The Ghost of the Handball Courts Part III

 The Ghost of the Handball Courts Part III

By Sean McVeigh

Missed Parts I & II? No worries! Check them out on page 42.

“Alright, can we go inside now?” Michael said.

As they turned to walk back over to the buildings, they heard a sharp pop against the wall.

“Very funny, Jimmy.” Michael said. But when he turned around Jimmy was staring at him with a look of horror

“Wa– wasn’t me.” Jimmy squeaked.

“Look!” Andrew shouted.

A small rubber handball was rolling back away from the court’s wall. It rolled down towards the back corner of the court and seemed to fall off into the large dunes that had grown out beside the court.

“Who’s there!?” cried Michael.

“Oh, come on guys, relax,” Jimmy said. “It’s gotta be someone from school messing with us.

“Come on out!” he said as he walked over to the dunes. “You’re not going to get us that easily.”

As he approached, Andrew and Michael knew that this wasn’t someone from school. This was something else.

“Jimmy! Stop!” both boys yelled, seemingly in unison. But it was too late. In the blink of an eye Jimmy was gone. The boys couldn’t see where he went. No one had taken him. He was just gone. Vanished.

For a moment Andrew and Michael stood silent and motionless — paralyzed by fear and confusion. And then suddenly, another smack at the wall. The same rubber ball hit the wall and bounced slowly back to the same corner Jimmy had just been pulled into. The two boys, snapping back to reality, got up to run. They headed for the Main Road. The boys made it about 100 yards but again, almost in unison, stopped.

“We have to go back and look for Jimmy,” Michael said in a shaking voice.

“I know,” Andrew replied dispiritedly.

The two boys decided to come from the other side. Maybe they could see what was going on by those dunes, get Jimmy and get out before whatever was there saw them.

They came up slowly and silently, through the tall dunes, like a lion stalking a gazelle. As they got closer, they saw nothing. There was no trace of Jimmy, or anyone for that matter. Just the overgrown dunes and the ghostly gray handball court behind it. Andrew snuck up a little closer and was about 10 feet in front of Michael at this point.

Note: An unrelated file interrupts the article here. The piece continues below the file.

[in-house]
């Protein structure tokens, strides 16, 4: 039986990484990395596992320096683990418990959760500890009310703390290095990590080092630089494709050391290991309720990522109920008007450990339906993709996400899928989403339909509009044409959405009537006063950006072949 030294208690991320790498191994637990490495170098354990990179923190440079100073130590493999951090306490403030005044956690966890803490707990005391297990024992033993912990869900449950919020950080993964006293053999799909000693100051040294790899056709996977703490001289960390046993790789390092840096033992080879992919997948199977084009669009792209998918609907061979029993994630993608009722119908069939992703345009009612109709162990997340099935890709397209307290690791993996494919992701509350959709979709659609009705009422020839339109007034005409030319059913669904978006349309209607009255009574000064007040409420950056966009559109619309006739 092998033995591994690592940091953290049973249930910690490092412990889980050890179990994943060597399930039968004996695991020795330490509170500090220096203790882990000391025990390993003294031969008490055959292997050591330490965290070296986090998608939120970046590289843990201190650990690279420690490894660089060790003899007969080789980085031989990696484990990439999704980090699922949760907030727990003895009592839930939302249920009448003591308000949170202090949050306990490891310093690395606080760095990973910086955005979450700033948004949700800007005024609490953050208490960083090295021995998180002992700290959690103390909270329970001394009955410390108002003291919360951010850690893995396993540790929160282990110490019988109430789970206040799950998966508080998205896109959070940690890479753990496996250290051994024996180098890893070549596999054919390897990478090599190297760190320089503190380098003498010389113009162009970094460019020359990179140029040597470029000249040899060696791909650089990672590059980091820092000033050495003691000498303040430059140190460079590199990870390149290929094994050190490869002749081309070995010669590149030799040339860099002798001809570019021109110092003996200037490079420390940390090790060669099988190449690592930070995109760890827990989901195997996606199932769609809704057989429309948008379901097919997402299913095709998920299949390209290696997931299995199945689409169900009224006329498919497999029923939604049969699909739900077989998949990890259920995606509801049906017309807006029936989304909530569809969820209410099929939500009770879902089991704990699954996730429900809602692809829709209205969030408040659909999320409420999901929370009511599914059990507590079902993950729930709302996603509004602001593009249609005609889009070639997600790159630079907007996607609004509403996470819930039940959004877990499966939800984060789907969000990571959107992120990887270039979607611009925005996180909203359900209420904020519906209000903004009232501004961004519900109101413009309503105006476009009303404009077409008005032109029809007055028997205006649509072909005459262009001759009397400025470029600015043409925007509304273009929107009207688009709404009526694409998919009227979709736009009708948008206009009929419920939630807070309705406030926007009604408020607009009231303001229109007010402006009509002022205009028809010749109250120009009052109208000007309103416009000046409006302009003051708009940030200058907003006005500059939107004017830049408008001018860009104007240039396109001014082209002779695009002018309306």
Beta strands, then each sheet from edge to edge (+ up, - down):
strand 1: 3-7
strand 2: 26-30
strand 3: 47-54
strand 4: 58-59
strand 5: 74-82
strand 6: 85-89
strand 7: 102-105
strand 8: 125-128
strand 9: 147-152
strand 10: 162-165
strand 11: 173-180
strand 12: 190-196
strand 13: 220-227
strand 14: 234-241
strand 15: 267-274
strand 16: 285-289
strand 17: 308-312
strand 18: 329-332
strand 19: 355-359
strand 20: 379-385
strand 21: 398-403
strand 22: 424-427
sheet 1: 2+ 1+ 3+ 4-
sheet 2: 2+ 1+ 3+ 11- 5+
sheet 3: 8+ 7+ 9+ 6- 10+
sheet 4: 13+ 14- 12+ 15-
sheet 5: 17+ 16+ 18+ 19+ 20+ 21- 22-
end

“Wait here, Mike,” Andrew whispered, “I think I see someth—”

Gone. Just like Jimmy. And before Michael knew it, he was alone. He could feel the emptiness around him. Laying in the dunes next to the handball courts, he felt like the gazelle now. It was clear this was bigger than him. He needed help. He had to get back and tell his dad. Tell anyone.

After a few seconds — seconds that felt like an eternity to Michael — he decided he was going to make a run for it. He would get up and run straight across the handball courts. When he got to the Main Road, he would flag someone down and get help. He could feel the adrenaline pumping through him. He could hear his heart beating inside his chest. Michael sprang up and made a break for it. He dashed across a few dunes and was on the courts. He felt the cold wind whipping past his face as he ran.

“I’ll get help, boys,” he thought to himself, “don’t worry.”

Then it happened. Right in front of his eyes, he saw the cracks in the court open up wider as his front foot was hitting the ground. Michael tripped and tumbled forward at the center of the court, his head banged against the cracked concrete. He was in a fog. He turned to the right and rolling up next to him was a small rubber blue ball.

“Do you want to play some handball?”

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